fervent belief and loyalty to the political unit of the nation-state
the legal principle that the oldest son inherits all family property or land
an economic arrangement by which a number of investors pool their capital for investment
a legal document granted by a government to some group or agency to implement a stated purpose, and spelling out the attending rights and obligations
an official count of population, often also including other information about the population
concerning the decentralized medieval social system of personal obligations between rulers and ruled
a poor person obligated to a fixed term of unpaid labor, often in exchange for a benefit such as transportation, protection, or training
originally, religious freedom granted by an established church to a religious minority
a frontier farmer who illegally occupied land owned by others or not yet officially opened for settlement
in politics, a small territory or state between two larger, antagonistic powers and intended to minimize the possibility of conflict between them
popular American term for an ethnically diverse population that is presumed to be "melting" toward some eventual commonality
After decades of religious turmoil, Protestantism finally gained permanent dominance in England after the succession to the throne of...
Queen Elizabeth I
Imperial England and English soldiers developed a contemptuous attitude toward "natives" partly through their colonizing experiences in...
England's victory over the Spanish Armada gave it...
dominance of the Atlantic Ocean and a vibrant sense of nationalism
At the time of the first colonization efforst, England was...
undergoing rapid economic and social transformations
Many of the early Puritan settlers of America were...
uprooted sheep farmers from eastern and western England
England's first colony at Jamestown was...
saved from failure by John Smith's leadership and by John Rolfe's introduction of tobacco
Representative government was first introduced to America in the colony of...
One important difference between the founding of the Virginia and Maryland colonies was that...
Virginia was founded mainly as an economic venture, while Maryland was intended partly to secure religious freedom for persecuted Roman Catholics
After the Act of Toleration in 1649, Maryland provided religious freedom for all...
Protestants and Catholics
The primary reason that no new colonies were founded between 1634 and 1670 was...
the civil war in England
The early conflicts between English settlers and the Indians near Jamestown laid the basis for...
the forced separation of the Indians into the separate territories of te "reservation system"
The Indian peoples who most successfully adapted to the European incursion were...
the interior Appalachian tribes who used their advantages of time, space, and numbers to create a "middle ground" of economic and cultural interaction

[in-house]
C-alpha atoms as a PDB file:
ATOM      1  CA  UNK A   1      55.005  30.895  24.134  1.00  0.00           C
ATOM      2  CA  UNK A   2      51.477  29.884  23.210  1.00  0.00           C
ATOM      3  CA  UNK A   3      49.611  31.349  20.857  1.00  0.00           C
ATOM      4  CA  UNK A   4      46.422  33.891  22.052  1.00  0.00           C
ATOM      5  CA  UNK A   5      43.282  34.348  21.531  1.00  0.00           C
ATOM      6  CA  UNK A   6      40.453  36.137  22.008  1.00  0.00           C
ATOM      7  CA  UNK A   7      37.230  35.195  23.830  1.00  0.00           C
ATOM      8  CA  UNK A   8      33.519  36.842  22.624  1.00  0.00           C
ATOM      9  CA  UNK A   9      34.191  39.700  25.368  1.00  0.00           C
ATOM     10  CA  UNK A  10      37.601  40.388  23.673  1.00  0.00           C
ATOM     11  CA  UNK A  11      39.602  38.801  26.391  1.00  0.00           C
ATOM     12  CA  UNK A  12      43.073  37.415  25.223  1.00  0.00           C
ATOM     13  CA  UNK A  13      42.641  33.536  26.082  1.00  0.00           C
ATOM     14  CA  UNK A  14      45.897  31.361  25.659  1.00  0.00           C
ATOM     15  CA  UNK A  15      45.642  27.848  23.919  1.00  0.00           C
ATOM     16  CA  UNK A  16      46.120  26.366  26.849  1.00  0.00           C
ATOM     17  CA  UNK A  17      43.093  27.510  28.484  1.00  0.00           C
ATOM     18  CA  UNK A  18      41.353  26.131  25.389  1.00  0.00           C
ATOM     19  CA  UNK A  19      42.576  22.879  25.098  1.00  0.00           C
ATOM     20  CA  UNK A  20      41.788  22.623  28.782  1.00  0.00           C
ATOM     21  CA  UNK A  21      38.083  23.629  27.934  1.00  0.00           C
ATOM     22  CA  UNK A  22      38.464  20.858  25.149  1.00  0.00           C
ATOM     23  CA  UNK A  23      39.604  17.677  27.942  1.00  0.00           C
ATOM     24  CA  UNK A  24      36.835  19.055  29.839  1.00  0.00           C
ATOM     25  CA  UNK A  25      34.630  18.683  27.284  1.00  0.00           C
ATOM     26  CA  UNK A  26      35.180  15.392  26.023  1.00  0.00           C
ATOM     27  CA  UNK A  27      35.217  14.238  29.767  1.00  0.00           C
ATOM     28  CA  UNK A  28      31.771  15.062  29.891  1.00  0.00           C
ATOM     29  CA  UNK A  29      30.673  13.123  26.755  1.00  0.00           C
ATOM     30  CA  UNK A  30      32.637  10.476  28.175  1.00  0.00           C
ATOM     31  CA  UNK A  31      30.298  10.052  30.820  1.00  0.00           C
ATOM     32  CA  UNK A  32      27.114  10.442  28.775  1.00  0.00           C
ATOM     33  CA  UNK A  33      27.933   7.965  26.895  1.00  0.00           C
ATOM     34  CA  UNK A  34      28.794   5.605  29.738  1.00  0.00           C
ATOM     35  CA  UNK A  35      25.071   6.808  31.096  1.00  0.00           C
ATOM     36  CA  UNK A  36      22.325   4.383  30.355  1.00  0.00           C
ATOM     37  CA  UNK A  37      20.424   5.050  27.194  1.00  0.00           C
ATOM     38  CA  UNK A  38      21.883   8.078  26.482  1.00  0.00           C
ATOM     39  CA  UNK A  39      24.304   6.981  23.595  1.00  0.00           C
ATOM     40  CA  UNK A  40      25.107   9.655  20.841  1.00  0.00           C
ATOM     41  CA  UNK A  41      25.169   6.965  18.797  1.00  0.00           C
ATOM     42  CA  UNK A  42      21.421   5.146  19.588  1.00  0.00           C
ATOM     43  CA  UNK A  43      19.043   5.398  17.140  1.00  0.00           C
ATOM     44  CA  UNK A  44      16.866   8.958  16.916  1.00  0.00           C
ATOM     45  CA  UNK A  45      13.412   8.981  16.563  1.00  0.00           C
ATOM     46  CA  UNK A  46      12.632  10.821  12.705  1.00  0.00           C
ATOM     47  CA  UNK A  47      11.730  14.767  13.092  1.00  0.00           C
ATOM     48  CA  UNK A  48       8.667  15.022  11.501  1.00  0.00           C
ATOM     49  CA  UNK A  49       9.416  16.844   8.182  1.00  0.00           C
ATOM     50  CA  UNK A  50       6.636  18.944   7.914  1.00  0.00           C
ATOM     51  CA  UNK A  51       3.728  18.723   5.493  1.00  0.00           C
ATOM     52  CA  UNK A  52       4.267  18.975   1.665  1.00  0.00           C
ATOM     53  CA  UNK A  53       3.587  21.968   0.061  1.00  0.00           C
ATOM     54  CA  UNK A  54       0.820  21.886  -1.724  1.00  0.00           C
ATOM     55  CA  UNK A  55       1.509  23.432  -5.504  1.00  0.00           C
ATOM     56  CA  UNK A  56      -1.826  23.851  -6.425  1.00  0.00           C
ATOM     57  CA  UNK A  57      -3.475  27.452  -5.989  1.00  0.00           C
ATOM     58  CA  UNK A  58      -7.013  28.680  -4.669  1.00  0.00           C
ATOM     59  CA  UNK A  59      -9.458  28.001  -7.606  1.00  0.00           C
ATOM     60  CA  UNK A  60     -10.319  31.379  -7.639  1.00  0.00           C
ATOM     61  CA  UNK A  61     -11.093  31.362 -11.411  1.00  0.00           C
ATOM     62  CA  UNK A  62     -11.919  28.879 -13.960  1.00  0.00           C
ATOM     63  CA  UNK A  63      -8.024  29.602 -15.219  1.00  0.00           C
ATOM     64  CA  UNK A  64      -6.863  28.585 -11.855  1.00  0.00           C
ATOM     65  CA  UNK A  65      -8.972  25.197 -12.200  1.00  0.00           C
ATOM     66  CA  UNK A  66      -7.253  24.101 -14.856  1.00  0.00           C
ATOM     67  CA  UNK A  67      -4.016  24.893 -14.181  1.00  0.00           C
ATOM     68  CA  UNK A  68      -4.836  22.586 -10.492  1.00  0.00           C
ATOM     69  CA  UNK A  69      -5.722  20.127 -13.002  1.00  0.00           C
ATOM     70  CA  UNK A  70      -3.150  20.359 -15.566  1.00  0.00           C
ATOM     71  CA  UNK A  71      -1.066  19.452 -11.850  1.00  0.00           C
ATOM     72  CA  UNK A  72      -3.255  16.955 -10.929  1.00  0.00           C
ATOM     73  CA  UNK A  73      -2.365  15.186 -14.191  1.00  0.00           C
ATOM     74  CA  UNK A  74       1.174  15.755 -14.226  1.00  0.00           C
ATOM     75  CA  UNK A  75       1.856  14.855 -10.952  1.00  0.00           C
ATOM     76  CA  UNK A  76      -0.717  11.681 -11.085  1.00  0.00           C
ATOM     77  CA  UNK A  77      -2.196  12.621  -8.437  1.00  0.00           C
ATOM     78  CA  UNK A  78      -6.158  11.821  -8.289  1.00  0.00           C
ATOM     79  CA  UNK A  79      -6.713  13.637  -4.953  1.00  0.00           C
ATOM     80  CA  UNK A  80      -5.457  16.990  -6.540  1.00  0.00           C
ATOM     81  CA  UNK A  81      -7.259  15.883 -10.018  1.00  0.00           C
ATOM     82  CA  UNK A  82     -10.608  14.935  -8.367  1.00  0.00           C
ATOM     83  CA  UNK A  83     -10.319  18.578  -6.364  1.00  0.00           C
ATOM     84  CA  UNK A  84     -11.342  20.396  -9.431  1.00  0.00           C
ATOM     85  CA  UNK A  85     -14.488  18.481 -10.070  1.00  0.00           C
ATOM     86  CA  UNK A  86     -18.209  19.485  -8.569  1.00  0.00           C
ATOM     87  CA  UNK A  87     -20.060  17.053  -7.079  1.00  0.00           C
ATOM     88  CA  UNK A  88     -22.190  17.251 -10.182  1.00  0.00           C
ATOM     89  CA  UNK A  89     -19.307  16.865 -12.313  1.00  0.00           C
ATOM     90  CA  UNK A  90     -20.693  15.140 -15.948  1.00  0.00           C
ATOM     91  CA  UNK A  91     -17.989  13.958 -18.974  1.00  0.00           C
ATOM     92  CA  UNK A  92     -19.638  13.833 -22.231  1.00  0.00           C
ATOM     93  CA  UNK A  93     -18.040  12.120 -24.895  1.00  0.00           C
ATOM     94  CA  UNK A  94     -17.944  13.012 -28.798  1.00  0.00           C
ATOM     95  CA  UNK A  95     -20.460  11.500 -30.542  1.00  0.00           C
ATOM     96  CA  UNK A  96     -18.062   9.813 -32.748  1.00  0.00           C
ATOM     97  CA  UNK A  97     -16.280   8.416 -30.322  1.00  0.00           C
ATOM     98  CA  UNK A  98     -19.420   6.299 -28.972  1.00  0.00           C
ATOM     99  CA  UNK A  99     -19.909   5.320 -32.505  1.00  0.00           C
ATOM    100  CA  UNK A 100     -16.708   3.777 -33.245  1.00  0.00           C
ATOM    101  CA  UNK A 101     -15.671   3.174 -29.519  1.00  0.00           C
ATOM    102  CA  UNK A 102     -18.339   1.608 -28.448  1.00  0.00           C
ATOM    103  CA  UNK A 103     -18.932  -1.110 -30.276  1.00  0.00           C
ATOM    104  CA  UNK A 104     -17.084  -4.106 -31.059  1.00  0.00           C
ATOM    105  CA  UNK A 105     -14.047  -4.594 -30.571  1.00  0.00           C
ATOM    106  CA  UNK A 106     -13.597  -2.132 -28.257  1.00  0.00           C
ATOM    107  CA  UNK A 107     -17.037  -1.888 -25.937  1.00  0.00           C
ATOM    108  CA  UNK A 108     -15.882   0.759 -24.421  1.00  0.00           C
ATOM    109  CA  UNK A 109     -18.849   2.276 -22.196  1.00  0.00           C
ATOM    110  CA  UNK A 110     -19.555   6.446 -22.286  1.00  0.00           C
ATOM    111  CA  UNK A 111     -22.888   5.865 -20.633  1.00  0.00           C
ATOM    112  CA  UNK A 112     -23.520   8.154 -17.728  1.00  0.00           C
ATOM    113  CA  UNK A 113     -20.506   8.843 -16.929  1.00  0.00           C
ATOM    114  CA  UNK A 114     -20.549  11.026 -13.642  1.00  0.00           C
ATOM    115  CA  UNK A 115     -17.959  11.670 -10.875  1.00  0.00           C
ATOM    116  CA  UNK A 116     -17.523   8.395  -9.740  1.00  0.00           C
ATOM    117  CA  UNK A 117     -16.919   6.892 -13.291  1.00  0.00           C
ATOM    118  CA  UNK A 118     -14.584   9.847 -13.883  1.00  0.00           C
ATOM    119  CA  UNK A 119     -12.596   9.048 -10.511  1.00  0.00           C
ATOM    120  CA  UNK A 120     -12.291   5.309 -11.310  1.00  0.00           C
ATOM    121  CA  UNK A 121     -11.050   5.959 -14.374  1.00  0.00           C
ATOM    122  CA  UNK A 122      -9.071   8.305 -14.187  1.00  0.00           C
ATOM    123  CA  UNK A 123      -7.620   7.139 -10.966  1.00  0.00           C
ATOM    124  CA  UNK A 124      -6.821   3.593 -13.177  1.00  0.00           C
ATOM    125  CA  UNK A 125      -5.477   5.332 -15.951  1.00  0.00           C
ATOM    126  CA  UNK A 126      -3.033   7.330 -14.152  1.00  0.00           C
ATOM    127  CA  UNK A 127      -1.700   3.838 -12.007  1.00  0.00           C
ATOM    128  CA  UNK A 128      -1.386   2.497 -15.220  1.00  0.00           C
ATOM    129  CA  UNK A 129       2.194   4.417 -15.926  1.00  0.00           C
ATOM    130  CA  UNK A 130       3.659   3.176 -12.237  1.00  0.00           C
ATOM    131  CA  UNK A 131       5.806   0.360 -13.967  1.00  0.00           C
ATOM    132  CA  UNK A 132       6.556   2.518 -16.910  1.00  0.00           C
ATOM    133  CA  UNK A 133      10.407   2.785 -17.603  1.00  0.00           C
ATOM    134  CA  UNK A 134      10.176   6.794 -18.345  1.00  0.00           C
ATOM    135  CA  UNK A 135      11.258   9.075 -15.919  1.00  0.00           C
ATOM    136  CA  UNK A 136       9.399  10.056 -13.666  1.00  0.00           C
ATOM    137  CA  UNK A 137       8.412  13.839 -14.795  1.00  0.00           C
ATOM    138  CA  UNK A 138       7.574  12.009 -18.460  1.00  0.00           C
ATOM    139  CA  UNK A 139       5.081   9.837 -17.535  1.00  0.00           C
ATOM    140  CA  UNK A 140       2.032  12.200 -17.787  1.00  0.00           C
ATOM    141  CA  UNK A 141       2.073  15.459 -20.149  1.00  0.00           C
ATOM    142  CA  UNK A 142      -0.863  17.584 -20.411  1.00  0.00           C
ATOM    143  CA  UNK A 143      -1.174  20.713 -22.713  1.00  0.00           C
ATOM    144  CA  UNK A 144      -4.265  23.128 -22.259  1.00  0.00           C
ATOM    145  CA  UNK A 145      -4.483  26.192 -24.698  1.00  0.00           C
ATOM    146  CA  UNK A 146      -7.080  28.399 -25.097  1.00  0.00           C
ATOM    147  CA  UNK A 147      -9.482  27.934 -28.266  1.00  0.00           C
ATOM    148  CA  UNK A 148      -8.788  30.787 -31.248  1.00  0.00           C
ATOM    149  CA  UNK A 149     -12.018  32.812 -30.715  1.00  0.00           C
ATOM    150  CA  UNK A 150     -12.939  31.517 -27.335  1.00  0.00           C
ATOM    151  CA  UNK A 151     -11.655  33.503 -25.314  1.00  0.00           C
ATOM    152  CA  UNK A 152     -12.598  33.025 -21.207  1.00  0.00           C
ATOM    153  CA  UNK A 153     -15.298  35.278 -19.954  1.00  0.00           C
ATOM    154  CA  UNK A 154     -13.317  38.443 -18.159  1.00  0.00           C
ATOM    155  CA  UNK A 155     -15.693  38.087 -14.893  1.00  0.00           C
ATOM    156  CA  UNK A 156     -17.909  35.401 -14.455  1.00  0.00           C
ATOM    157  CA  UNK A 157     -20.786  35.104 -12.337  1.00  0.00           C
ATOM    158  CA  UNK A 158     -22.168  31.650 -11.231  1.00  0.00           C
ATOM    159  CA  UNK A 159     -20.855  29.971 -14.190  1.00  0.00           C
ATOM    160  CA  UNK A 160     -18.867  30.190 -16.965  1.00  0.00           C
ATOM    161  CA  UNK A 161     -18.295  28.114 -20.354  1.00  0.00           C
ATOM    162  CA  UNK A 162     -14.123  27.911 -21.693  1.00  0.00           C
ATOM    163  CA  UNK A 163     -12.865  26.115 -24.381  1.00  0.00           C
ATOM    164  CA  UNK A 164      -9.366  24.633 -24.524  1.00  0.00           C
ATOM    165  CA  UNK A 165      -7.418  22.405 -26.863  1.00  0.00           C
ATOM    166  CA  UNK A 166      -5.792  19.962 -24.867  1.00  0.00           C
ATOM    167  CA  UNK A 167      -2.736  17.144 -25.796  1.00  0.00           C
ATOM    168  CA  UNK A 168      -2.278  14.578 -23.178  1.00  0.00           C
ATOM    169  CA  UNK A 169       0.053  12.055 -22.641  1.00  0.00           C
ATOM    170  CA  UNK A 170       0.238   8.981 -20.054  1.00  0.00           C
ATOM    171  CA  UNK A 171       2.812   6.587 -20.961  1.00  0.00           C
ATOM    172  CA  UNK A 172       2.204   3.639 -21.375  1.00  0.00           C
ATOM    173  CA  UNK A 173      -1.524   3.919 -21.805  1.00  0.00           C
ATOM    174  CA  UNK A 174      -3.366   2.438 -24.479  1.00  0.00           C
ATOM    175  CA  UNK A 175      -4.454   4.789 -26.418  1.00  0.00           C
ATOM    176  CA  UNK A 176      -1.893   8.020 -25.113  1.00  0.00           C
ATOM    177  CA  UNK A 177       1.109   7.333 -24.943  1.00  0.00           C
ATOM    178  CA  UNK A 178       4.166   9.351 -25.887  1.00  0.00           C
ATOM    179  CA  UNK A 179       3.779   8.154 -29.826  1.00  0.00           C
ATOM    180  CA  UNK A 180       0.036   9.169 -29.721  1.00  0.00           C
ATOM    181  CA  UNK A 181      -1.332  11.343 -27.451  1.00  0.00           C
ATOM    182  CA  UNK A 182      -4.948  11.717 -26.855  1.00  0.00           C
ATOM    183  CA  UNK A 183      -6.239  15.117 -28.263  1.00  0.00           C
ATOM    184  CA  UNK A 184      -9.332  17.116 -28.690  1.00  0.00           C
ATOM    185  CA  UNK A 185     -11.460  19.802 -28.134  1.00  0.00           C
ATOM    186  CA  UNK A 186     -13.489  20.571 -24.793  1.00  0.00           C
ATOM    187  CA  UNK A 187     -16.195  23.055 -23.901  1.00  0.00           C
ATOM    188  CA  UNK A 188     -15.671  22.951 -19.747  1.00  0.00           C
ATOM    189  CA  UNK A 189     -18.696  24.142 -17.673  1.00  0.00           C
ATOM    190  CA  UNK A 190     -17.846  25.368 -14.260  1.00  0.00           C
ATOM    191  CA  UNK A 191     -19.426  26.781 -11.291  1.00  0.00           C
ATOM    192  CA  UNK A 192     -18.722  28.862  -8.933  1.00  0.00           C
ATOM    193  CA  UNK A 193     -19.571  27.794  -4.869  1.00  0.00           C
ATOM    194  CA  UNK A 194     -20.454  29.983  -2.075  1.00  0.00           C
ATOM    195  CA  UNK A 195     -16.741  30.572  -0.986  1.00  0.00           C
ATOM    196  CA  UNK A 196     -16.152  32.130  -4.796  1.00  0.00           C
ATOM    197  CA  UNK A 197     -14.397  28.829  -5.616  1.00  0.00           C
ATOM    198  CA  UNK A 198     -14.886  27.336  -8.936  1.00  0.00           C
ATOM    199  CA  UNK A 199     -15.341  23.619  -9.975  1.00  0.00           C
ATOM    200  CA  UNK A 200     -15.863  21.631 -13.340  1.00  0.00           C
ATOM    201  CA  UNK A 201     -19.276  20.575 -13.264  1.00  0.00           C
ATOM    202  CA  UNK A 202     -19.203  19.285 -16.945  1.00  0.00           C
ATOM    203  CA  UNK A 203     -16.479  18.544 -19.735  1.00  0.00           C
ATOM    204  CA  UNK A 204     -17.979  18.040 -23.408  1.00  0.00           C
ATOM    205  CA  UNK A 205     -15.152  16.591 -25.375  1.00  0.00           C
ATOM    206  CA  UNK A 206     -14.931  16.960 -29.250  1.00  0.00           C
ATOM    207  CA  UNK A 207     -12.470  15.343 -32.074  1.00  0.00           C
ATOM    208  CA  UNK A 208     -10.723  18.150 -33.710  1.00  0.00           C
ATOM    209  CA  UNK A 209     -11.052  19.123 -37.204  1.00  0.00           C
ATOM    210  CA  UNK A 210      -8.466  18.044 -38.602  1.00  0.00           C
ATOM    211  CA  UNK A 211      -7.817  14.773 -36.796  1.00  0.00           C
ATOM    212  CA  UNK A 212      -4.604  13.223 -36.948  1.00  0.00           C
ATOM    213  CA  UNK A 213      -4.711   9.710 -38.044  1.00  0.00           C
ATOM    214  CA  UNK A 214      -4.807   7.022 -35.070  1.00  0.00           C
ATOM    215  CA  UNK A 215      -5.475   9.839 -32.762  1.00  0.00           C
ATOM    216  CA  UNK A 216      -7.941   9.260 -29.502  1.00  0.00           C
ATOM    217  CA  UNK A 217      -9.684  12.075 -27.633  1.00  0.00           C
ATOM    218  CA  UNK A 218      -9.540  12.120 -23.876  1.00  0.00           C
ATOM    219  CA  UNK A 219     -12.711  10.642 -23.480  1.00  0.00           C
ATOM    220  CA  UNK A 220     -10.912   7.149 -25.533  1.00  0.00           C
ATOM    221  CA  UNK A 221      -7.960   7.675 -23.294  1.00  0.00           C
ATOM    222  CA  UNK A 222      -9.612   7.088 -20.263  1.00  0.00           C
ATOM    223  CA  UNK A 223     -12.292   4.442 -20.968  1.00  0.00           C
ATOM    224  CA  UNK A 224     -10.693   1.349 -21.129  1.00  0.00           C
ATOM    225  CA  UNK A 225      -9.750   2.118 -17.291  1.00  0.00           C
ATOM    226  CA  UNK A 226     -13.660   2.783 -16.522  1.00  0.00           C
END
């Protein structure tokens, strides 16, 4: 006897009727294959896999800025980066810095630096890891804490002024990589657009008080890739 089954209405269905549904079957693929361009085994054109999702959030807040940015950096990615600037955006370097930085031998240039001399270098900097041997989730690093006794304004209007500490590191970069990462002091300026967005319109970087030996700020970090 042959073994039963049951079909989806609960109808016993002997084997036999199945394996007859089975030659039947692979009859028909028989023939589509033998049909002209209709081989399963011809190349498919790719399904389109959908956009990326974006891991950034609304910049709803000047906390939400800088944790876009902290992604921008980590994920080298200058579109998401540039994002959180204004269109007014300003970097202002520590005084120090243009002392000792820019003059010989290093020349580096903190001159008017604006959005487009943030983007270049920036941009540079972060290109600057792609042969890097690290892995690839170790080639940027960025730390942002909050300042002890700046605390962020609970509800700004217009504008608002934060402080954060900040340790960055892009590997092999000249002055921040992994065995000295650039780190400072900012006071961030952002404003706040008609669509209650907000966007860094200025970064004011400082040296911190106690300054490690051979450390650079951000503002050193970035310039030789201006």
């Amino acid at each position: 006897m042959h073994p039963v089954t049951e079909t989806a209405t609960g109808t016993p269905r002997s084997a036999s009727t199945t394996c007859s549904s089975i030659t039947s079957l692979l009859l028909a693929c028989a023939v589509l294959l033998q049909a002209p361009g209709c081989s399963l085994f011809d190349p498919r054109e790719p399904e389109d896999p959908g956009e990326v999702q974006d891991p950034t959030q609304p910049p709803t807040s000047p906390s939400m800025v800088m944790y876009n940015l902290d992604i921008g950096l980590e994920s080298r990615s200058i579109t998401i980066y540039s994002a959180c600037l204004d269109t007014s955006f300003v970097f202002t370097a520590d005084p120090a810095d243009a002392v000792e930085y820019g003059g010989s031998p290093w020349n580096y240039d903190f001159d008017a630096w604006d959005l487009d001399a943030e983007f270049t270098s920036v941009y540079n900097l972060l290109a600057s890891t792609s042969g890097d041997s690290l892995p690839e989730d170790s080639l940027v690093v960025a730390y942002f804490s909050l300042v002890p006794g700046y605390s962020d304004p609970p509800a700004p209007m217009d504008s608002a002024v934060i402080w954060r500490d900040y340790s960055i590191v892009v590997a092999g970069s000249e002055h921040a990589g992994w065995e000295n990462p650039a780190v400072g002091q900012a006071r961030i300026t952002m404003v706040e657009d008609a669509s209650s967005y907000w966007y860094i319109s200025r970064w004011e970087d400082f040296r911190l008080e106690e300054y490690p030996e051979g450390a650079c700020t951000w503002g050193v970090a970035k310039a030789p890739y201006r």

After the defeat of the coastal Tuscarora and Yamasee Indians by North Carolinians in 1711-1715...
the powerful Creeks, Cherokees, and Iroquois remained in the Appalachian Mountains as a barrier against white settlement
Most of the earlywhite settlers in North Carolina were...
religious dissenters and poor whites fleeing aristocractic Virginia
The high-minded philanthropists who founded the Georgia colony were especially interested in the causes of...
prison reform and avoiding slavery
Indian leader who ruled tribes in the James River area of Virginia
Raleigh and Gilbert
Elizabethan courtiers who failed in their attempts to found New World colonies
the failed "lost colony" founded by Sir Walter Raleigh
Smith and Rolfe
Virginia leader "saved" by Pocahantas and the prominent settler who married her
colony that established a House of Burgesses in 1619
founded as a haven for Roman Catholics
Lord De La Warr
harsh military governor of Virginia who employed "Irish tactics" against the Indians
Jamaica and Barbados
British West Indian sugar colonies where large-scale plantations and slavery took root
the Catholic aristocrat who sought to build a sanctuary for his fellow believers
colony that turned to disease-resistant African slaves for labor in its extensive rice plantations; only southern colony with a salve majority
colony that was called "a vale of humility between two mountains of conceit"
founded as a refuge for debtors by philanthropists
philanthropic soldier-statesman who founded the Georgia colony
the unmarried ruler who established English Protestantism and fought the Catholic Spain
riverbank site where Virginia Company settlers planted the first permanent English colony
Nation where English Protestant rulers employed brutal tactics against the local Catholic population
island colony founded by Sir Walter Raleigh that mysteriously disappeared in the 1580s
naval invaders defeated by English "sea dogs" in 1588
Forerunner of the modern corporation that enabled investors to pool financial capital for colonial ventures
name of two wars, fought in 1614 and 1644, between the English in Jamestown and the nearby Indian leader
Barbados Slave Code
the harsh system of laws governing African labor, first developed in Barbados and later officially adopted by South Carolina in 1696
royal document granting a specified group the right to form a colony and guaranteeing settlers their rights as English citizens
penniless people obligated to engage in unpaid labor for a fixed number of years in exchange for passage to the New World
The Iroquois Confederacy
powerful Indian confederation that dominated New York and the eastern Great Lakes areas
term for a colony under direct control of the English king or queen
the primary plantation crop of South Carolina
a melting-pot town in early colonial Georgia